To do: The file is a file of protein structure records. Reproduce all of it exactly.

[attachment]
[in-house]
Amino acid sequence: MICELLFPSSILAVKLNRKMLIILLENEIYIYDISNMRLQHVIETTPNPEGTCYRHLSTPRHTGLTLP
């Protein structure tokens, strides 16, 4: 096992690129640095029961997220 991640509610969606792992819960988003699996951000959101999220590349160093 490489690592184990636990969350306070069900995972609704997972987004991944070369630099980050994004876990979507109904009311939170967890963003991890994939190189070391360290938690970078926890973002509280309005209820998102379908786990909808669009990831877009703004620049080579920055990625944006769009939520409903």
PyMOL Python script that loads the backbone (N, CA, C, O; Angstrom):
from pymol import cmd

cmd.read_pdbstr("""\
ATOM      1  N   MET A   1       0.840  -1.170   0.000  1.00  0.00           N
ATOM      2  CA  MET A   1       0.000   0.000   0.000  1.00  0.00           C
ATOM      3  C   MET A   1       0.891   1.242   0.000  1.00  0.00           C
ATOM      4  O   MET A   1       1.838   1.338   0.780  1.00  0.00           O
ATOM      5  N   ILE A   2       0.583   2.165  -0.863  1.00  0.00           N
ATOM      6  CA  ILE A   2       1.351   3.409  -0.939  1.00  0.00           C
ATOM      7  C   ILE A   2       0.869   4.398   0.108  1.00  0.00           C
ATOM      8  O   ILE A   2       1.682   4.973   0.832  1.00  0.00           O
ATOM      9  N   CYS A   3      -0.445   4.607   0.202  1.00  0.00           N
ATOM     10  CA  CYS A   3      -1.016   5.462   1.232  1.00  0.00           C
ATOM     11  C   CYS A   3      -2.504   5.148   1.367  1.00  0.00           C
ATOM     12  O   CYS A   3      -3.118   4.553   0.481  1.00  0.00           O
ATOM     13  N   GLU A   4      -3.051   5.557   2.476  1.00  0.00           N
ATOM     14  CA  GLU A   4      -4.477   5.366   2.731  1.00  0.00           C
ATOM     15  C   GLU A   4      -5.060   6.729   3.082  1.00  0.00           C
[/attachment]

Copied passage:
[in-house]
Amino acid sequence: MICELLFPSSILAVKLNRKMLIILLENEIYIYDISNMRLQHVIETTPNPEGTCYRHLSTPRHTGLTLP
């Protein structure tokens, strides 16, 4: 096992690129640095029961997220 991640509610969606792992819960988003699996951000959101999220590349160093 490489690592184990636990969350306070069900995972609704997972987004991944070369630099980050994004876990979507109904009311939170967890963003991890994939190189070391360290938690970078926890973002509280309005209820998102379908786990909808669009990831877009703004620049080579920055990625944006769009939520409903």
PyMOL Python script that loads the backbone (N, CA, C, O; Angstrom):
from pymol import cmd

cmd.read_pdbstr("""\
ATOM      1  N   MET A   1       0.840  -1.170   0.000  1.00  0.00           N
ATOM      2  CA  MET A   1       0.000   0.000   0.000  1.00  0.00           C
ATOM      3  C   MET A   1       0.891   1.242   0.000  1.00  0.00           C
ATOM      4  O   MET A   1       1.838   1.338   0.780  1.00  0.00           O
ATOM      5  N   ILE A   2       0.583   2.165  -0.863  1.00  0.00           N
ATOM      6  CA  ILE A   2       1.351   3.409  -0.939  1.00  0.00           C
ATOM      7  C   ILE A   2       0.869   4.398   0.108  1.00  0.00           C
ATOM      8  O   ILE A   2       1.682   4.973   0.832  1.00  0.00           O
ATOM      9  N   CYS A   3      -0.445   4.607   0.202  1.00  0.00           N
ATOM     10  CA  CYS A   3      -1.016   5.462   1.232  1.00  0.00           C
ATOM     11  C   CYS A   3      -2.504   5.148   1.367  1.00  0.00           C
ATOM     12  O   CYS A   3      -3.118   4.553   0.481  1.00  0.00           O
ATOM     13  N   GLU A   4      -3.051   5.557   2.476  1.00  0.00           N
ATOM     14  CA  GLU A   4      -4.477   5.366   2.731  1.00  0.00           C
ATOM     15  C   GLU A   4      -5.060   6.729   3.082  1.00  0.00           C